…not everything in this life has to be a competition. Not everything has to be stolen or coveted. At the end of the day, it may be difficult to completely control our initial thoughts. However, we can control our intentions, our meditations, our plans, our choices beyond.

X. You shall not covet your neighbor’s wife. Neither shall you desire your neighbor’s house, or field, or male or female slave, or ox, or donkey, or anything that belongs to your neighbor.

Being the mother of twin four-year-olds, something with which I have become all too familiar these days is a set of regulations entitled the “Ten Toddler Rules of Possession.” (I’m very grateful to whatever parent finally wrote these all down.) If I like it, it’s mine. If it’s in my hand, its mine. If I can take it from you, it’s mine. If I had it a little which ago, it’s mine. If it’s mine, it must never appear to be yours. If I’m building something, all the pieces are mine. If it looks just like mine, it is mine. If I saw it first, it’s mine. If you are playing something and put it down, it becomes mine. If it’s broken, it’s yours. Pretty sure I’ve seen some grown-ups play by these rules over the years…

Ah, my friends, we have done it. We have come to the end of the set. Today we are looking at the tenth commandment. Woohoo. We did it. (There will be one more sermon in the series to look at what Jesus had to say about the commandments…) But just think of how far we have come! 

Today we look at what is probably the most difficult of them all, because unlike the rest of this tablet, this one is entirely about our intentions. Yes, yes, Jesus decided to make the rest of these about our intentions, too. Thanks Jesus. But this one really is about what we’re thinking. Coveting. Ooooooo. 

It is a simple enough definition: to want something that is not your own. Fair enough. More specifically, it means to want something that we have no right to. And usually, something that we have to be willing to use dishonest means to attain.

In Hebrew, the word for covet is actually directly related to the concept of dishonest gain. In Greek, there are multiple words for covet. Because of course there are (anyone remember how many words they have for love?). Generally, though, the concepts all bear in common an ugliness. Shamelessness. Detestableness. And in both Hebrew and Greek there is this sense that covetousness that is the exact opposite of generosity.

This week I found a story about a little boy who once won a contest to be pen pals with Robin Williams for an entire year. He was stoked. His siblings warned him that it was probably just a publicist who would be writing him back, but he didn’t care. He poured over every word he wrote to the actor in each letter.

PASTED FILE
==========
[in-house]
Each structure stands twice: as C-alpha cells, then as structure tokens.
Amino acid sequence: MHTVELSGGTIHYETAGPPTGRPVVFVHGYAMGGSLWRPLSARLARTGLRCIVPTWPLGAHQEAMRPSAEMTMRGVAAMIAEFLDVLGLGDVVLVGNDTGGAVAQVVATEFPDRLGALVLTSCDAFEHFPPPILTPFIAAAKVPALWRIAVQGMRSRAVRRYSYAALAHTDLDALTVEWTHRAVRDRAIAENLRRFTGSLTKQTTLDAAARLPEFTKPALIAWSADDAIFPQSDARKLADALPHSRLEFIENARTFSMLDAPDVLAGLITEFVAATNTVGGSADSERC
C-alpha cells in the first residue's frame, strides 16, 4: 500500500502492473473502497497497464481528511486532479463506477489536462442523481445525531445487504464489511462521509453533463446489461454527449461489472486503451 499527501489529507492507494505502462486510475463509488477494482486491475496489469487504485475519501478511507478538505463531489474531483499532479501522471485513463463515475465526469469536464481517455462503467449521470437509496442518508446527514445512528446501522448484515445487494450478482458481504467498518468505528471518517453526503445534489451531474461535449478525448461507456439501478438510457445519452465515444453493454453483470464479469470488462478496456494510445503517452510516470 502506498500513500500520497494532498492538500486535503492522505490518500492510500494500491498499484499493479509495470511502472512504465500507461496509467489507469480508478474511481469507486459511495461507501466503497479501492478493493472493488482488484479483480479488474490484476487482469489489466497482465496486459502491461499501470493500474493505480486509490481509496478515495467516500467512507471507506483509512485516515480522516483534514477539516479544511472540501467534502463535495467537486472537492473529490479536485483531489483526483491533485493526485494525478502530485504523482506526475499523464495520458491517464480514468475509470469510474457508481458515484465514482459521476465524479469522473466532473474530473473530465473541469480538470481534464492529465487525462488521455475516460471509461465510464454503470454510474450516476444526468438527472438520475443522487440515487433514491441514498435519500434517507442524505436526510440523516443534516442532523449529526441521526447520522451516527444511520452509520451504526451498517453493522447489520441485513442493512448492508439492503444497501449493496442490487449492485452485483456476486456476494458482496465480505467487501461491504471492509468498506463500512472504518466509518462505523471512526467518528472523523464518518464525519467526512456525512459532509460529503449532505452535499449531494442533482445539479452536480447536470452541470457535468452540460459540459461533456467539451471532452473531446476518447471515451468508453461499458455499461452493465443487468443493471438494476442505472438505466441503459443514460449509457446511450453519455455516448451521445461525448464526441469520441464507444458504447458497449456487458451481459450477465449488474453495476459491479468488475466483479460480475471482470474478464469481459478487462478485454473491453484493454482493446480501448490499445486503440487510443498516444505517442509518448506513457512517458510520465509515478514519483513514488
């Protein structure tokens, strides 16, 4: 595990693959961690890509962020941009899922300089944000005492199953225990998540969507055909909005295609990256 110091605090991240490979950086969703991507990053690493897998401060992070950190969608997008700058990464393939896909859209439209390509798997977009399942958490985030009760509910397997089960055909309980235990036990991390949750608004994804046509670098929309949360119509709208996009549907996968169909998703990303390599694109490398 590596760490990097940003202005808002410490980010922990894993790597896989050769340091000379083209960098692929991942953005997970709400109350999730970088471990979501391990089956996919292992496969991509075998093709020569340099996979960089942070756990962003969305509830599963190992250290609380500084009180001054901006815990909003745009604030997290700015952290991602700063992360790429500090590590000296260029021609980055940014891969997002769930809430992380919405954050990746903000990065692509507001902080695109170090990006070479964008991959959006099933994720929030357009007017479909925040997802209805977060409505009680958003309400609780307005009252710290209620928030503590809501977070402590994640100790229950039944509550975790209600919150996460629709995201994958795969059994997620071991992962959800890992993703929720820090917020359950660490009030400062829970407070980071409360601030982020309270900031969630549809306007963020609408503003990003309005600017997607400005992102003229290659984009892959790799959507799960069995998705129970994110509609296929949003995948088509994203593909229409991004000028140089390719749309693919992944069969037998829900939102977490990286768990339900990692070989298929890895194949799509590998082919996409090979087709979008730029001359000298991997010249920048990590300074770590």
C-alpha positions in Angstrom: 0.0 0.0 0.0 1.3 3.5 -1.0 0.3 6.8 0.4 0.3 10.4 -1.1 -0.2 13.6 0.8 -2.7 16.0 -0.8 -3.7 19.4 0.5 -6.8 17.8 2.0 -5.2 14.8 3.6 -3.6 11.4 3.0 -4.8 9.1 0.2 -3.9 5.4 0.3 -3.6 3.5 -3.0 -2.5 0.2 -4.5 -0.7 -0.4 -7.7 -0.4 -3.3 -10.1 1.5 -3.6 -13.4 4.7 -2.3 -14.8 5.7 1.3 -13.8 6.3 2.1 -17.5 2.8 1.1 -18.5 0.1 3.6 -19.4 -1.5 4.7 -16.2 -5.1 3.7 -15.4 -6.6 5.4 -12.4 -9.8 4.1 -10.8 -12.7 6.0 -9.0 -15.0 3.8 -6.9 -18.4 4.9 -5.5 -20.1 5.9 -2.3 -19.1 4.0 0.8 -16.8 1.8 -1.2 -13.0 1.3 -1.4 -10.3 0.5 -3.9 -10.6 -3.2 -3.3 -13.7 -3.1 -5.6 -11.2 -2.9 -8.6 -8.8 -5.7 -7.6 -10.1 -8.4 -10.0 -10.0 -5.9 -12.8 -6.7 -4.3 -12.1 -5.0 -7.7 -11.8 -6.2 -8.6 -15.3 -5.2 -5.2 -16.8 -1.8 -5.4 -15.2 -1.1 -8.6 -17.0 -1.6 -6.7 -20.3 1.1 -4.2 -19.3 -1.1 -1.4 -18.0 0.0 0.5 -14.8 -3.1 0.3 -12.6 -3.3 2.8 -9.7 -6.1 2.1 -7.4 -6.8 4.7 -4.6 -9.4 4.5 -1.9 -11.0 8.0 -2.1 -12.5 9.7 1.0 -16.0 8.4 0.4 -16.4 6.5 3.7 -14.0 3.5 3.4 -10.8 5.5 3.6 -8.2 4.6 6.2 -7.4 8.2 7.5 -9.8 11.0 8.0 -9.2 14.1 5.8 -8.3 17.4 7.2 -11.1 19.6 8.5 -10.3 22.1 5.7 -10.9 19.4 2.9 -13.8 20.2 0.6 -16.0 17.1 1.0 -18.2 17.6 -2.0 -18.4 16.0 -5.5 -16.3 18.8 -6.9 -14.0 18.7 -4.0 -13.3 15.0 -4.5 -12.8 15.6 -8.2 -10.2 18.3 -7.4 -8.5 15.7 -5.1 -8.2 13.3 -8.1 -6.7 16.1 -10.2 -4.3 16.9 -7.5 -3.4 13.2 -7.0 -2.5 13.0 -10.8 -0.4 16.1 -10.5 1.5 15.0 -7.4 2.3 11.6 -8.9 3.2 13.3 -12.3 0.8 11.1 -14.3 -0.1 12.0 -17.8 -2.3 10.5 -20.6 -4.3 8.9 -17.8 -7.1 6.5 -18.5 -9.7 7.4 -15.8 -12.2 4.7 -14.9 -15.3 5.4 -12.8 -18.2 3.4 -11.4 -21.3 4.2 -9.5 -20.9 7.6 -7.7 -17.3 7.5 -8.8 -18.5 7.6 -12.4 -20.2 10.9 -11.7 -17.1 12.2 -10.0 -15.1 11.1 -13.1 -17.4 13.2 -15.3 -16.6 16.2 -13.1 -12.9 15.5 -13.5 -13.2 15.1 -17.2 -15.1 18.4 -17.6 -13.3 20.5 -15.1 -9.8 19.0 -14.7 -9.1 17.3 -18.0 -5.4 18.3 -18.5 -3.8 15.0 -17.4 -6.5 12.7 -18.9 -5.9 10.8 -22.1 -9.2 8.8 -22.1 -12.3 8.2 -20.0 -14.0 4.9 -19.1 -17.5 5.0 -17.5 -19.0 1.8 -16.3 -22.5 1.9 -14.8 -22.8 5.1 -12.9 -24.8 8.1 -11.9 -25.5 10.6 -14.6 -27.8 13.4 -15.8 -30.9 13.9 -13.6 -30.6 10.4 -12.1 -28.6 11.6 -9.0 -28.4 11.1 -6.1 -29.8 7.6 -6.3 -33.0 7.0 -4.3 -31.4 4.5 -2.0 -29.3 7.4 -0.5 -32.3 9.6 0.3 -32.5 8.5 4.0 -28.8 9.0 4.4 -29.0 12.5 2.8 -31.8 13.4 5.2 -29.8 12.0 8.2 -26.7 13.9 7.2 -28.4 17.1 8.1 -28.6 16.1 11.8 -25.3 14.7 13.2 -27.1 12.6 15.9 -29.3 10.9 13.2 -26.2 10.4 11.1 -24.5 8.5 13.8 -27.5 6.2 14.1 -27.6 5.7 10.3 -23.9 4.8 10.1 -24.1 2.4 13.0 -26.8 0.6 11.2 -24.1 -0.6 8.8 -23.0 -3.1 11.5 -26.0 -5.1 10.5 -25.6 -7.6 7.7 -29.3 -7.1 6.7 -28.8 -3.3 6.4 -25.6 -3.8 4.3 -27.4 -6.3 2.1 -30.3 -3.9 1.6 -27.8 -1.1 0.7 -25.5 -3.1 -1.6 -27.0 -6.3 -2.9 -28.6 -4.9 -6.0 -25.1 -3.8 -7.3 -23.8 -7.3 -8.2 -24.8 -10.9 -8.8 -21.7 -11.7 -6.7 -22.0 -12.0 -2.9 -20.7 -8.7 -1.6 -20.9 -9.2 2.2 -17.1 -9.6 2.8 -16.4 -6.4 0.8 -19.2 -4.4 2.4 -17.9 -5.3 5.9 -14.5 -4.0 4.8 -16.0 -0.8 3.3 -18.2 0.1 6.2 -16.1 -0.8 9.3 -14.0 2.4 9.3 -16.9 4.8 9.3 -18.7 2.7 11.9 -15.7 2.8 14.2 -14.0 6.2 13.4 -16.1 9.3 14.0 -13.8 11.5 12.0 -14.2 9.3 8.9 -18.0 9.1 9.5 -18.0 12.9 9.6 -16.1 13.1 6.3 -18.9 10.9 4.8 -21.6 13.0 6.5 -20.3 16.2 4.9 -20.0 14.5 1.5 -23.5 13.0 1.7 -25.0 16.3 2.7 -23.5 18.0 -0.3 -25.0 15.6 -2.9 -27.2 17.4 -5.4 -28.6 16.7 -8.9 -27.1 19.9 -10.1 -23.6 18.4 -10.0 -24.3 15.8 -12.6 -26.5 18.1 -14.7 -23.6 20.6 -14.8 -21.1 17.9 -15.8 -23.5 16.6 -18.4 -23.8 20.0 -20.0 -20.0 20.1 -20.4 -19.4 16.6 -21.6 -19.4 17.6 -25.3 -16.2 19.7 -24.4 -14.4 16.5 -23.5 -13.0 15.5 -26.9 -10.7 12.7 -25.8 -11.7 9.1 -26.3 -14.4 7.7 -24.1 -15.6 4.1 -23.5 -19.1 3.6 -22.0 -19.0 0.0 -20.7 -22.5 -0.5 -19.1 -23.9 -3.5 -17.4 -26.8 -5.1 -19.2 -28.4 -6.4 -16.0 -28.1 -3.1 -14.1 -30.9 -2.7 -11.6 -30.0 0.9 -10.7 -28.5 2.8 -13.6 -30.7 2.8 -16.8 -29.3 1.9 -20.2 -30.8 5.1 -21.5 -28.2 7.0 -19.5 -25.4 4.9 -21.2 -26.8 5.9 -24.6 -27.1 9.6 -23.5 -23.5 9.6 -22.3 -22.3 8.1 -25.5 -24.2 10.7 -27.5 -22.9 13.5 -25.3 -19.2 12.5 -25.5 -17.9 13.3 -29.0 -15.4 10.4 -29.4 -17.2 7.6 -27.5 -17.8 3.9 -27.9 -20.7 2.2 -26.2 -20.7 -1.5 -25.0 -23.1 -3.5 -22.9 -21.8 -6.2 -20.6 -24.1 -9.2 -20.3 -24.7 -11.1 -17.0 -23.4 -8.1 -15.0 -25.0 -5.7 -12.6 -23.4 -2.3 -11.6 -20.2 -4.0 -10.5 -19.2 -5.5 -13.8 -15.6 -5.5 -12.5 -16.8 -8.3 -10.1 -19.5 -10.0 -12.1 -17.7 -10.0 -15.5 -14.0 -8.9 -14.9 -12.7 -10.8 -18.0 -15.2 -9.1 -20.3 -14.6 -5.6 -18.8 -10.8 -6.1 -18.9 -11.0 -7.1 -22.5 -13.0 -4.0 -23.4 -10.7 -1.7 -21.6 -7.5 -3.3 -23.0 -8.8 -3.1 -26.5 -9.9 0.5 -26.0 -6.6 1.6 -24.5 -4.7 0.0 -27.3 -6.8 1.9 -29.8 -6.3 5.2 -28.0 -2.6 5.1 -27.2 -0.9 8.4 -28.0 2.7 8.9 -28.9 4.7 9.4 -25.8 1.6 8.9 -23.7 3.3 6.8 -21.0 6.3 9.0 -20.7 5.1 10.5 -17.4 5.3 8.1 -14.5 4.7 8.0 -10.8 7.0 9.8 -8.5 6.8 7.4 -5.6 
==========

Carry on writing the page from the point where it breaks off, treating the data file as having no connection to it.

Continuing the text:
That same summer, his family went to Disney. And this child waited and waited to see the Genie, who had been played by none other than Robin Williams. Well, as fate would have it, Robin happed to be in the park that day signing autographs. And when this youngling got to the front of the line, he was bouncing up and down and began to ramble on and on about the letters and winning the contest and Robin exclaimed, “Kyle!?!” Then, with a giant grin on his face, he reached into his inside coat pocket, he pulled out his letters, along with the other letters from the contest winners that he had been carrying with him while traveling to cheer himself up.

There are many things we can learn from this story. The generosity of such a big Hollywood star to take the time to write to ten kids and make their year. But also to perhaps realize that sometimes the dreamy lives of others are not always what they seem to be.

You see, there are countless things we can covet in this life. Not just people to whom we are attracted – and yes, we are always responsible for our own lust there, my friends. Not just houses and cars and clothes that appear to be at the top of the market. But we also covet more money. We covet more power. We covet glory. We covet control. And when we covet these things, and I mean really want them, desire them deep in our bones – we get ugly for them. We get shameless. Our behavior becomes downright detestable. We put all these things above our relationships. Above people. And that, that is never, ever what we are meant to do.

In the summer of 2021, the world watched as athletes from around the globe competed in the Olympic games in Tokyo. There were stories of triumph. But more than many games in history, there were so many stories of people coming together.